4 Reasons to Practice Silence and Solitude

  • 31 January 2018
  • Randy Wollf

woman looking at oceanWe’ve all experienced the awkwardness of silence. Think about the silence we experience at a dinner party when the conversation falls flat or the confining silence of a long elevator ride in a half-full elevator.

The commands, “Be quiet” or “Shut up,” are often punitive attempts to stop words—to enforce silence in another person.

If silence has a bad rap, solitude hasn’t done much better. If you have too much solitude, you’re a loner, outsider, or maybe even an outcast. Being sent to one’s room or a lengthy period of solitary confinement are punishments meant to instill the wrongness of an action.

Silence and solitude are certainly associated with negative connotations. Yet, there must also be an upside since Jesus regularly practiced both disciplines.

Throughout his ministry, Jesus went to isolated places by himself to pray (Mark 1:35). At times, huge crowds followed Jesus. The ministry opportunities were endless. Yet, “Jesus often withdrew to the wilderness for prayer” (Luke 5:16). Prayerful silence and solitude were a regular part of Jesus’ life. Busyness and a growing ministry did not distract Jesus from these important disciplines.

If the Son of God chose to practice silence and solitude as a necessary part of his life and ministry, it would seem wise for us to do the same. If the end goal of practicing silence and solitude is to glorify God by loving Him more deeply and serving Him more effectively, then a God-honoring silence and solitude will do at least four things:

1. Leads Us Deeper in Our Relationship with Christ

We need to slow down – to find spaces where we can hear God’s voice. “Be still and know that I am God! I will be honored by every nation. I will be honored throughout the world” (Psalm 46:10).

Judy Brown says, “What makes a fire burn is space between the logs, a breathing space.” We, too, need breathing spaces – places where we can examine our lives and allow the Holy Spirit to counsel, comfort and even convict. We need spaces where we can pray without interruptions or distractions—a daunting challenge if you’re the parent of a toddler!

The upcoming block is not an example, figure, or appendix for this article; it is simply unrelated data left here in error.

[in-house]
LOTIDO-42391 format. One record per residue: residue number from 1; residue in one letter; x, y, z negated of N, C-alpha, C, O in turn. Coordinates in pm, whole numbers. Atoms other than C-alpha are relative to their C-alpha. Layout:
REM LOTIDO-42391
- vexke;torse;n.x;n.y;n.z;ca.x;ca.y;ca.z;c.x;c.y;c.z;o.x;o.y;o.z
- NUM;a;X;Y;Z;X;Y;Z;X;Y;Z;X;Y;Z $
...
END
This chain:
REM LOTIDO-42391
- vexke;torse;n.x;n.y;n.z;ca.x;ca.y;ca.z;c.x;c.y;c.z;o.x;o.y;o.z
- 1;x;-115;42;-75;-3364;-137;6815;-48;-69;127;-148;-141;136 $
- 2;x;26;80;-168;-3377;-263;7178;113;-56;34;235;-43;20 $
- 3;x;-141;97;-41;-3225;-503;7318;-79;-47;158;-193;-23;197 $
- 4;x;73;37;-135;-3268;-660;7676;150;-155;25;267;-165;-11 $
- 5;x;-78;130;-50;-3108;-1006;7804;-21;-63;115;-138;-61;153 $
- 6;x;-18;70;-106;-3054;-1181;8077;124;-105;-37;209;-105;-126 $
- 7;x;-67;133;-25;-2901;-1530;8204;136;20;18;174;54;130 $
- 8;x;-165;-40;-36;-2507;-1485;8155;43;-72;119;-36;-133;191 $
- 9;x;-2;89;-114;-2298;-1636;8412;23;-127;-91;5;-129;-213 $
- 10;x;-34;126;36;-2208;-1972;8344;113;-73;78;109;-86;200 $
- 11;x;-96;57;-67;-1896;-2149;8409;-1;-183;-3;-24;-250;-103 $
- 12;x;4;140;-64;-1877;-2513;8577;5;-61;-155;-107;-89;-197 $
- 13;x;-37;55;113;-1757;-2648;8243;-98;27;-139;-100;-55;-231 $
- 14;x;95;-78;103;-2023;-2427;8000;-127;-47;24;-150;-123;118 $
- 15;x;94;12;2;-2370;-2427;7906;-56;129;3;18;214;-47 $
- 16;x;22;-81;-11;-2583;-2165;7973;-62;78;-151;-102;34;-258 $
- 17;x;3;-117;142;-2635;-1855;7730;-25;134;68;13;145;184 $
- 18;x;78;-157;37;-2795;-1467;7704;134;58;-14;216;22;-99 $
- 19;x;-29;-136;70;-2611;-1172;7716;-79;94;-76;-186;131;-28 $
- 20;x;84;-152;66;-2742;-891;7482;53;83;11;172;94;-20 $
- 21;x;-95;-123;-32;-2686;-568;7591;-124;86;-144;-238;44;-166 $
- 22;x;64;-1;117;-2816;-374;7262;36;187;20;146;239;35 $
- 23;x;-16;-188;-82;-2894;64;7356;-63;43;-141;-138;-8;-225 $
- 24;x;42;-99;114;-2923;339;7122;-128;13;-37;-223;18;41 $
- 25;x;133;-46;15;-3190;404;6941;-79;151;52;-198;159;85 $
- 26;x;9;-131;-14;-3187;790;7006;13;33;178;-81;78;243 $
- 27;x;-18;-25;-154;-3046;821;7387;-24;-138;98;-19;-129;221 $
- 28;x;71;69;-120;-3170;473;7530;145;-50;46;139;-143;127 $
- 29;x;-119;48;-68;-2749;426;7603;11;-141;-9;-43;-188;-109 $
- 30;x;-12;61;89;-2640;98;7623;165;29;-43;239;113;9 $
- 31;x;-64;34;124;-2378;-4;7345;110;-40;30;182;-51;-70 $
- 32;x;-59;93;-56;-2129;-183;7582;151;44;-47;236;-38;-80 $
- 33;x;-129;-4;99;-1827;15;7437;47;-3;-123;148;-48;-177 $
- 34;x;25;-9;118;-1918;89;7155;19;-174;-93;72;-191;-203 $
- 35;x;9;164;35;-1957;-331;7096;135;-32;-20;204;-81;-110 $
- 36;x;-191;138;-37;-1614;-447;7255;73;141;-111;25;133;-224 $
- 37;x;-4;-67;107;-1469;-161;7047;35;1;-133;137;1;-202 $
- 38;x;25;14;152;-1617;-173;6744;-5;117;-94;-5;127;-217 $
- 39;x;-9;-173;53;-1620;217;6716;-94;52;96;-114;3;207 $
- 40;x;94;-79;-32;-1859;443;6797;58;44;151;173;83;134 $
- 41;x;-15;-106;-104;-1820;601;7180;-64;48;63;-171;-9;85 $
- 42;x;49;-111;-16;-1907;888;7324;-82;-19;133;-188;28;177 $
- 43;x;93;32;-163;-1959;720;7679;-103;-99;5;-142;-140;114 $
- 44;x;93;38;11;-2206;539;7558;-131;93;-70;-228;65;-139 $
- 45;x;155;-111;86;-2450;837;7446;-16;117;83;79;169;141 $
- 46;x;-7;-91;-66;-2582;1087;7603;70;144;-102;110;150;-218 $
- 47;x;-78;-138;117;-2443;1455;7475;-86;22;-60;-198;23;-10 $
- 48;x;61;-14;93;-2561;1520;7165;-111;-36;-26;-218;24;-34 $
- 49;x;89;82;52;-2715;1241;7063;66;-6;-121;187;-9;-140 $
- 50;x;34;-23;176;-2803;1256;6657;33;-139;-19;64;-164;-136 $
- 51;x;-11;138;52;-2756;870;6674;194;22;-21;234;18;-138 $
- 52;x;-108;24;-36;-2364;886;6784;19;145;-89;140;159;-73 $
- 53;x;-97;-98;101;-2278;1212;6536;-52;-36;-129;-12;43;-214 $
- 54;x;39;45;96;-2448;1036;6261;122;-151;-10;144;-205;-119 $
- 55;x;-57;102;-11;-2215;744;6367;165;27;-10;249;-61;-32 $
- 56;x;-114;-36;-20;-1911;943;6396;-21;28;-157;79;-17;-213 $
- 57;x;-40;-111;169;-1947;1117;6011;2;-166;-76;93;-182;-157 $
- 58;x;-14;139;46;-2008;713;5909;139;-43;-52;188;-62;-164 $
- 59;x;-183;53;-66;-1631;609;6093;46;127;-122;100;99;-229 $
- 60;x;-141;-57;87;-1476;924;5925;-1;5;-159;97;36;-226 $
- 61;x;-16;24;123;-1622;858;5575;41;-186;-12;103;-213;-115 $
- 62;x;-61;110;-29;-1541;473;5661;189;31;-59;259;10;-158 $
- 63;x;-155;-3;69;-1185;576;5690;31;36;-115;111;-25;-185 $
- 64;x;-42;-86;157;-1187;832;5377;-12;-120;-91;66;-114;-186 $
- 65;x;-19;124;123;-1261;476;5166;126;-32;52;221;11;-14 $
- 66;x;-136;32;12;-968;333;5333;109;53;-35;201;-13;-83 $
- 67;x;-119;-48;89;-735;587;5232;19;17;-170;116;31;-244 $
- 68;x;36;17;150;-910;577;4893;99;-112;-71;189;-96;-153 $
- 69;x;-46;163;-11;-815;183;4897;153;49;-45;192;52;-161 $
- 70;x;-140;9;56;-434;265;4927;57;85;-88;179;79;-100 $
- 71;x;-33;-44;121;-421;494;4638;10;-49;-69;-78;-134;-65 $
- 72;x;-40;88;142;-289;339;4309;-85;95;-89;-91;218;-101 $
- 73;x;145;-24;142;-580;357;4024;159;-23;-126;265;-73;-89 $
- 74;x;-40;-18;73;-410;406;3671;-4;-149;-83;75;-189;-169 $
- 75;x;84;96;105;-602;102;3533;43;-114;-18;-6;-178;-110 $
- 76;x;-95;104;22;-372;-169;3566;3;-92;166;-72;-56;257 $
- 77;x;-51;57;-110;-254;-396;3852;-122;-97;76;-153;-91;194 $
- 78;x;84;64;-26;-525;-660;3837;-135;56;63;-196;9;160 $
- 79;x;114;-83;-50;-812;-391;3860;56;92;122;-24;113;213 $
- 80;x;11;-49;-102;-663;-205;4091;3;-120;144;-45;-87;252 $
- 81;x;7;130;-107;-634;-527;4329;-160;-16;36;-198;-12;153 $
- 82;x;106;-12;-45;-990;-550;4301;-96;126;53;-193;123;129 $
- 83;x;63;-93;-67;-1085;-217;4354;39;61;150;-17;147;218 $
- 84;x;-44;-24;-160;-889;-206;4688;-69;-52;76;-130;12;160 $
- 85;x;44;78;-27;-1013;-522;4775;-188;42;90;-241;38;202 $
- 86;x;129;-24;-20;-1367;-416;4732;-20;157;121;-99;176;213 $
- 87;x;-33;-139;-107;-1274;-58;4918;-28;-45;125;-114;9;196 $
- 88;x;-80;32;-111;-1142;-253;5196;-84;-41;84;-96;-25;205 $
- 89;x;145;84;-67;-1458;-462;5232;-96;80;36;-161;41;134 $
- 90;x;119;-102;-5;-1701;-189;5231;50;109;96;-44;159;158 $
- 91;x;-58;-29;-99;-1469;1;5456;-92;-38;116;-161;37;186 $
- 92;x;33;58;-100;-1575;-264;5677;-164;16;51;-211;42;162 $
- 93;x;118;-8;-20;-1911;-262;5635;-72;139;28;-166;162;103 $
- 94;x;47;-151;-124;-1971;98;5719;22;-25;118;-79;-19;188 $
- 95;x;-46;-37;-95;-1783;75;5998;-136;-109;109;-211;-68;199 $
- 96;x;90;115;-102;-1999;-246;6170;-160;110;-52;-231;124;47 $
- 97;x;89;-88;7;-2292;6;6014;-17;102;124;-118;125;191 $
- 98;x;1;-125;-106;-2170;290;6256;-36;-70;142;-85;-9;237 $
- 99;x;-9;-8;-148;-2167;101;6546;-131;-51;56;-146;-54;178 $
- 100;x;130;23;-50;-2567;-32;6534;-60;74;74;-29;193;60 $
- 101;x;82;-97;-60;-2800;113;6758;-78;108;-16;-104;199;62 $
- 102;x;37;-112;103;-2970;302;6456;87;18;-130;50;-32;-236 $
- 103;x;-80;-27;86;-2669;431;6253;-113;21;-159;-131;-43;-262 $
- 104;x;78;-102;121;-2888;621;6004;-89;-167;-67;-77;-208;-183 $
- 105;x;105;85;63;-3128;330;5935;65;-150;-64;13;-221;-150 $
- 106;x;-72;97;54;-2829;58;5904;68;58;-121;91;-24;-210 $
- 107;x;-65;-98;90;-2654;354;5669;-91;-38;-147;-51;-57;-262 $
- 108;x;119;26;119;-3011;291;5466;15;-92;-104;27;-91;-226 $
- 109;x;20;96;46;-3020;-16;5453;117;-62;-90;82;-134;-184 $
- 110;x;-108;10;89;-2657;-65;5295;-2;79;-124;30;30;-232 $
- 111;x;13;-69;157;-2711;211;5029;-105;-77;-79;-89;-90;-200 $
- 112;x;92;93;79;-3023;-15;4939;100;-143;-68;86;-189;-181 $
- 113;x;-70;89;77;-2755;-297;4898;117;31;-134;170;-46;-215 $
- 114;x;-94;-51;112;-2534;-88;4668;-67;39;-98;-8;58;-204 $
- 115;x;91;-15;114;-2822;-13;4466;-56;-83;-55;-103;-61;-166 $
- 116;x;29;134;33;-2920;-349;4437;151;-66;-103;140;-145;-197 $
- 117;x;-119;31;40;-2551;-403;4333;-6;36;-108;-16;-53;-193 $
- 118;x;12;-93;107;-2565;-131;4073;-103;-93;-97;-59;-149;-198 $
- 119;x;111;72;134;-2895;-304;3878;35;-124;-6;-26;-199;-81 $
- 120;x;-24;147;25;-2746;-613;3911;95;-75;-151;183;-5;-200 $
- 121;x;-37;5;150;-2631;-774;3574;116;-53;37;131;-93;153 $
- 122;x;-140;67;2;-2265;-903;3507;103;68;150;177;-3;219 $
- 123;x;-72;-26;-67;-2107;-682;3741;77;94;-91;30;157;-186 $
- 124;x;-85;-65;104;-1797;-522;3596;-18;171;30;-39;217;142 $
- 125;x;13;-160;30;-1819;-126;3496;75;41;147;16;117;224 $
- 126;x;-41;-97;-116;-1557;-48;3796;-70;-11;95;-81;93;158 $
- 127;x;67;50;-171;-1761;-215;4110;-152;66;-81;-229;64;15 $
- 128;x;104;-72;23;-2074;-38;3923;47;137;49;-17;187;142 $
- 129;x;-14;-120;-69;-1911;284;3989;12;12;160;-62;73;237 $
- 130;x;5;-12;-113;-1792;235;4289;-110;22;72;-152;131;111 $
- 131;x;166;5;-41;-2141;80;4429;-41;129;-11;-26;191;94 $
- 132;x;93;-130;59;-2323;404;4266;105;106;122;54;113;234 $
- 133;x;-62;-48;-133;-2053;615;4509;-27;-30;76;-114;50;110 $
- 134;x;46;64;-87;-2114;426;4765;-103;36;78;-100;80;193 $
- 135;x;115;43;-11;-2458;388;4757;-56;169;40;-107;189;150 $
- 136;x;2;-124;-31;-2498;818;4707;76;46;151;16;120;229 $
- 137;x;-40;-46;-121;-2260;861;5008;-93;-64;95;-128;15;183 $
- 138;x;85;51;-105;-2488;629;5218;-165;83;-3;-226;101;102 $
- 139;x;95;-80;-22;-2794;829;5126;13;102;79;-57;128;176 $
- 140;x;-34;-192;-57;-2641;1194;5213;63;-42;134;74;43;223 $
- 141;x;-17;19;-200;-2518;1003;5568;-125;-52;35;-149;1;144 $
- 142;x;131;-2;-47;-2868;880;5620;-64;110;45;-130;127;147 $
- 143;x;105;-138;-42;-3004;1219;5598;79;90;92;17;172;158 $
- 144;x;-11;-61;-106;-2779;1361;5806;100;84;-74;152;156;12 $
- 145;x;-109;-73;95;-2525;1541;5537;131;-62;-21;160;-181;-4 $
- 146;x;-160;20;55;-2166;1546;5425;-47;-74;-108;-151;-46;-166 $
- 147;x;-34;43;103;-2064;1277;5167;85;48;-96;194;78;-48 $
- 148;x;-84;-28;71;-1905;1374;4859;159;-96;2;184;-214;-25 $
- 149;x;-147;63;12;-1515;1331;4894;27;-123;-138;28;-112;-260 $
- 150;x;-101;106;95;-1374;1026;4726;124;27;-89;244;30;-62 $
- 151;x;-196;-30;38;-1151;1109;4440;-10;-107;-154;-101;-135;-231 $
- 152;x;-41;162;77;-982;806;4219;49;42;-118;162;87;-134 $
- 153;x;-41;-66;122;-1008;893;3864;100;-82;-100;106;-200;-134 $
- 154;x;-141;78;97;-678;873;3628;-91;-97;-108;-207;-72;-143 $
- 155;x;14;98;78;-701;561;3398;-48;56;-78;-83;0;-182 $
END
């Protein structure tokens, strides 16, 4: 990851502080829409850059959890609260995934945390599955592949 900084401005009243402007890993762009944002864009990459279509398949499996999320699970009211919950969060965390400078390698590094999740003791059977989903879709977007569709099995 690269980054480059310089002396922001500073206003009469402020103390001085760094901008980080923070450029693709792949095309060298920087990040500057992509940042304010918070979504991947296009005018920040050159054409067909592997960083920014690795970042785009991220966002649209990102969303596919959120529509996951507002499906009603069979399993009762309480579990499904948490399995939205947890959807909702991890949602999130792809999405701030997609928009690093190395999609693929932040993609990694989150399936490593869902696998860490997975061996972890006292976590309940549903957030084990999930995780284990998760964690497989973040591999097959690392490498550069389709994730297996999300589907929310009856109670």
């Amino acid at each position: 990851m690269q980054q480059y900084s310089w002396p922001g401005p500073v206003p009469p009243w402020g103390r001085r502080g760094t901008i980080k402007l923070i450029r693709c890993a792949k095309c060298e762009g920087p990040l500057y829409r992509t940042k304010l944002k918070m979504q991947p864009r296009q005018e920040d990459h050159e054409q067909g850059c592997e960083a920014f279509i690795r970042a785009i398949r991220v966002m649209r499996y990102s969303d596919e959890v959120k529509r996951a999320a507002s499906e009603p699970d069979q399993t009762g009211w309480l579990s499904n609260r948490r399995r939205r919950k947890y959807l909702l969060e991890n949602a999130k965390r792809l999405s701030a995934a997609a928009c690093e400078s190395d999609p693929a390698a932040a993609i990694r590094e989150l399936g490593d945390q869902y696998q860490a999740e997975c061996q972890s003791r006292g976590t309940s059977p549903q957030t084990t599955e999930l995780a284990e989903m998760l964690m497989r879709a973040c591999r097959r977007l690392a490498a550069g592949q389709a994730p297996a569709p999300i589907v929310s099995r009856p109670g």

Without these seasons of silence and solitude, the fire of spiritual passion within our souls begins to diminish. However, when we practice these disciplines in God-honoring ways, we stoke the fires of spiritual passion—the passion and commitment we need to truly live as vibrant and fruitful followers of Jesus.

2. Positions Us to Receive More of God’s Resources

During one of my personal retreats several years ago, I struggled with God about the possibility of taking my family overseas for a year of cross-cultural ministry. Yet, during that time, God spoke through His Word and in other ways to convince me that I needed to take this step of faith (my wife was already raring to go). We ended up going to Thailand with Power to Change—a life-changing experience for our entire family.

3. Gives Us Space to Apply What We Are Learning

Depending on your stage of life, you might find yourself running very quickly through each day. Socrates once said that the unexamined life is not worth living. Silence and solitude gives us an opportunity to think and process life.

4. Helps Re-Create Our Bodies, Minds, and Spirits

God can use times of silence and solitude to recharge our batteries. Whether it’s a few minutes during a busy day or several hours at a retreat location, we need those times to rest our bodies, renew our minds, and enliven our spirits. Why? So that we have increased capacity to live out His call on our lives.

Of course, silence and solitude are not the only spiritual disciplines. However, in our increasingly noise-filled society, they are often neglected, and our souls suffer as a result.

How do I intentionally practice silence and solitude?

Sometimes, I will drive to and from work in silence. I also look for other times during the day to just be still.

I typically go for a 30-minute prayer walk or jog first thing in the morning or over my lunch break.

Sometimes, I will go on longer prayer retreats that range between an hour and two days (see the Five Reasons to Go on a Prayer Retreat blog for more about why these retreats can be so helpful).

Taking time to prayerfully reflect, process and decide (or wait) is so important. I am convinced that most people simply do not experience enough quietness and solitude that is needed to adequately reflect, to discern the best course, or to hear God’s quiet voice. Our lives and minds are often going too fast.

As Peter Scazzero has said, “You can’t live at warp speed without warping your soul.”

We need to slow down. We need to have more space in our lives.

To help you create some space to reflect on the practice of silence and solitude, here are some questions to consider:

  1. Do I have the right mix of silence and solitude in my life?
  2. If necessary, how might I add more silence and solitude to my daily routines (be specific)?
  3. How can I make my times of silence and solitude more meaningful?
  4. What would a God-honouring, personal retreat look like for me?

Randy Wollf is the Director of MinistryLift and Associate Professor of Practical Theology and Leadership Studies at
MB Seminary

>> MinistryLift offers training on character development through various spiritual disciplines. You can learn more about these training options by contacting MinistryLift